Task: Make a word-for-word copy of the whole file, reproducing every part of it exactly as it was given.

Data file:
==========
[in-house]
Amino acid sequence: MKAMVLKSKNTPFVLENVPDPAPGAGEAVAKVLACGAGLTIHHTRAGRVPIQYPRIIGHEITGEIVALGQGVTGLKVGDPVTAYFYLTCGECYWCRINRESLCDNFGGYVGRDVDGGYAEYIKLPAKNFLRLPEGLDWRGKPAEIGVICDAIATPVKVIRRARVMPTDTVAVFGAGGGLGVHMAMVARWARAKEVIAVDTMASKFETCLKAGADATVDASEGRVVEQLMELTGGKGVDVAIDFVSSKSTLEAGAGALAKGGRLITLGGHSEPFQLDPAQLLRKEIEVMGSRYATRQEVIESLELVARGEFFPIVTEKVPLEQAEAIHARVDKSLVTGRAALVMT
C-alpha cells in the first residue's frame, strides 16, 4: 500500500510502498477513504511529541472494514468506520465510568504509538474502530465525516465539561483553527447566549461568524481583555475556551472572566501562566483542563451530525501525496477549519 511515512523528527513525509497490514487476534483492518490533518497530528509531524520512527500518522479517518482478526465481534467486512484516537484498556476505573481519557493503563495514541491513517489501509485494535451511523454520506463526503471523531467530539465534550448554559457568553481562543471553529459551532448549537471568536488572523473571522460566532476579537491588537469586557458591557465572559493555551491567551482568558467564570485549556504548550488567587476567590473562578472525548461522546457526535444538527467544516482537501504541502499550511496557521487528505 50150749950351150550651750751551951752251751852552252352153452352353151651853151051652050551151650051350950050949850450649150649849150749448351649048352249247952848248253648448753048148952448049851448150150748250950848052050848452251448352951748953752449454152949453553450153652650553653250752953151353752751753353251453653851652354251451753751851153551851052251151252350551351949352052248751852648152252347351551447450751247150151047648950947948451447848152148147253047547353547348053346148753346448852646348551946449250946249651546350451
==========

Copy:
[in-house]
Amino acid sequence: MKAMVLKSKNTPFVLENVPDPAPGAGEAVAKVLACGAGLTIHHTRAGRVPIQYPRIIGHEITGEIVALGQGVTGLKVGDPVTAYFYLTCGECYWCRINRESLCDNFGGYVGRDVDGGYAEYIKLPAKNFLRLPEGLDWRGKPAEIGVICDAIATPVKVIRRARVMPTDTVAVFGAGGGLGVHMAMVARWARAKEVIAVDTMASKFETCLKAGADATVDASEGRVVEQLMELTGGKGVDVAIDFVSSKSTLEAGAGALAKGGRLITLGGHSEPFQLDPAQLLRKEIEVMGSRYATRQEVIESLELVARGEFFPIVTEKVPLEQAEAIHARVDKSLVTGRAALVMT
C-alpha cells in the first residue's frame, strides 16, 4: 500500500510502498477513504511529541472494514468506520465510568504509538474502530465525516465539561483553527447566549461568524481583555475556551472572566501562566483542563451530525501525496477549519 511515512523528527513525509497490514487476534483492518490533518497530528509531524520512527500518522479517518482478526465481534467486512484516537484498556476505573481519557493503563495514541491513517489501509485494535451511523454520506463526503471523531467530539465534550448554559457568553481562543471553529459551532448549537471568536488572523473571522460566532476579537491588537469586557458591557465572559493555551491567551482568558467564570485549556504548550488567587476567590473562578472525548461522546457526535444538527467544516482537501504541502499550511496557521487528505 50150749950351150550651750751551951752251751852552252352153452352353151651853151051652050551151650051350950050949850450649150649849150749448351649048352249247952848248253648448753048148952448049851448150150748250950848052050848452251448352951748953752449454152949453553450153652650553653250752953151353752751753353251453653851652354251451753751851153551851052251151252350551351949352052248751852648152252347351551447450751247150151047648950947948451447848152148147253047547353547348053346148753346448852646348551946449250946249651546350451